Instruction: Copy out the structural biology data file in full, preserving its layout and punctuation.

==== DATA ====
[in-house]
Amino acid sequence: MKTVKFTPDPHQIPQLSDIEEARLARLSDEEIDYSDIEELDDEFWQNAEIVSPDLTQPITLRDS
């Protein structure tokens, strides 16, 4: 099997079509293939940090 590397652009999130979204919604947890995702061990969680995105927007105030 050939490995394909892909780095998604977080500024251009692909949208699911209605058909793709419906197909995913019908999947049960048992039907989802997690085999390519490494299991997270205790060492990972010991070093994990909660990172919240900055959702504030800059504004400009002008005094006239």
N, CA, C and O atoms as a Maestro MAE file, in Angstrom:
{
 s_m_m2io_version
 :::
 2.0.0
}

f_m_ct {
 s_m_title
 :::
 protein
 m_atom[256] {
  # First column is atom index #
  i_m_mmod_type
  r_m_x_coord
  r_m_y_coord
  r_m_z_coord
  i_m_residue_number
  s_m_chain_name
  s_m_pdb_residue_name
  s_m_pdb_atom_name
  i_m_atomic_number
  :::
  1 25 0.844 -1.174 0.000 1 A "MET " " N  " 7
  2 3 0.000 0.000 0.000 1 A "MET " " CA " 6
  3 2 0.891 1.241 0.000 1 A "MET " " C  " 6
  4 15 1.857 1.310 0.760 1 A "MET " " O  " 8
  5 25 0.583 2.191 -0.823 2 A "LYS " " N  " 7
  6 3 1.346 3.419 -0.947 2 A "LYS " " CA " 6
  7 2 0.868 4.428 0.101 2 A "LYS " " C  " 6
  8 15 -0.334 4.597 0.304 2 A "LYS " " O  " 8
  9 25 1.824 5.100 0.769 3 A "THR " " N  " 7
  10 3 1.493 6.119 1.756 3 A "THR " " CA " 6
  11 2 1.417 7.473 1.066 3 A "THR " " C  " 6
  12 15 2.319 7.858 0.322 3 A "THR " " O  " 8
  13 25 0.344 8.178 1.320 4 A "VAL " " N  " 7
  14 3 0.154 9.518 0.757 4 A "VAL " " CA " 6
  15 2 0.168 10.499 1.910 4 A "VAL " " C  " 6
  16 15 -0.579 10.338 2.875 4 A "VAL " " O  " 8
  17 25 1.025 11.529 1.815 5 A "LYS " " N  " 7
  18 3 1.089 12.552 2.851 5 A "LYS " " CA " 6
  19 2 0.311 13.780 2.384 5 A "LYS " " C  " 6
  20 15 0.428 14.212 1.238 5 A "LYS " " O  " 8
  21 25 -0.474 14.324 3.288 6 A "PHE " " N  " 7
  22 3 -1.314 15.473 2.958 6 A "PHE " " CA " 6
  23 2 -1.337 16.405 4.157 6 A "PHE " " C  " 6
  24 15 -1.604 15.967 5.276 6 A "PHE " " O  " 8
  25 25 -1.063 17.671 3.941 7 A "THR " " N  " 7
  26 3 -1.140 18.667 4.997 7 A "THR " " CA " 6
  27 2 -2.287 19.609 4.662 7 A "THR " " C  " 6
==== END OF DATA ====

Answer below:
[in-house]
Amino acid sequence: MKTVKFTPDPHQIPQLSDIEEARLARLSDEEIDYSDIEELDDEFWQNAEIVSPDLTQPITLRDS
């Protein structure tokens, strides 16, 4: 099997079509293939940090 590397652009999130979204919604947890995702061990969680995105927007105030 050939490995394909892909780095998604977080500024251009692909949208699911209605058909793709419906197909995913019908999947049960048992039907989802997690085999390519490494299991997270205790060492990972010991070093994990909660990172919240900055959702504030800059504004400009002008005094006239």
N, CA, C and O atoms as a Maestro MAE file, in Angstrom:
{
 s_m_m2io_version
 :::
 2.0.0
}

f_m_ct {
 s_m_title
 :::
 protein
 m_atom[256] {
  # First column is atom index #
  i_m_mmod_type
  r_m_x_coord
  r_m_y_coord
  r_m_z_coord
  i_m_residue_number
  s_m_chain_name
  s_m_pdb_residue_name
  s_m_pdb_atom_name
  i_m_atomic_number
  :::
  1 25 0.844 -1.174 0.000 1 A "MET " " N  " 7
  2 3 0.000 0.000 0.000 1 A "MET " " CA " 6
  3 2 0.891 1.241 0.000 1 A "MET " " C  " 6
  4 15 1.857 1.310 0.760 1 A "MET " " O  " 8
  5 25 0.583 2.191 -0.823 2 A "LYS " " N  " 7
  6 3 1.346 3.419 -0.947 2 A "LYS " " CA " 6
  7 2 0.868 4.428 0.101 2 A "LYS " " C  " 6
  8 15 -0.334 4.597 0.304 2 A "LYS " " O  " 8
  9 25 1.824 5.100 0.769 3 A "THR " " N  " 7
  10 3 1.493 6.119 1.756 3 A "THR " " CA " 6
  11 2 1.417 7.473 1.066 3 A "THR " " C  " 6
  12 15 2.319 7.858 0.322 3 A "THR " " O  " 8
  13 25 0.344 8.178 1.320 4 A "VAL " " N  " 7
  14 3 0.154 9.518 0.757 4 A "VAL " " CA " 6
  15 2 0.168 10.499 1.910 4 A "VAL " " C  " 6
  16 15 -0.579 10.338 2.875 4 A "VAL " " O  " 8
  17 25 1.025 11.529 1.815 5 A "LYS " " N  " 7
  18 3 1.089 12.552 2.851 5 A "LYS " " CA " 6
  19 2 0.311 13.780 2.384 5 A "LYS " " C  " 6
  20 15 0.428 14.212 1.238 5 A "LYS " " O  " 8
  21 25 -0.474 14.324 3.288 6 A "PHE " " N  " 7
  22 3 -1.314 15.473 2.958 6 A "PHE " " CA " 6
  23 2 -1.337 16.405 4.157 6 A "PHE " " C  " 6
  24 15 -1.604 15.967 5.276 6 A "PHE " " O  " 8
  25 25 -1.063 17.671 3.941 7 A "THR " " N  " 7
  26 3 -1.140 18.667 4.997 7 A "THR " " CA " 6
  27 2 -2.287 19.609 4.662 7 A "THR " " C  " 6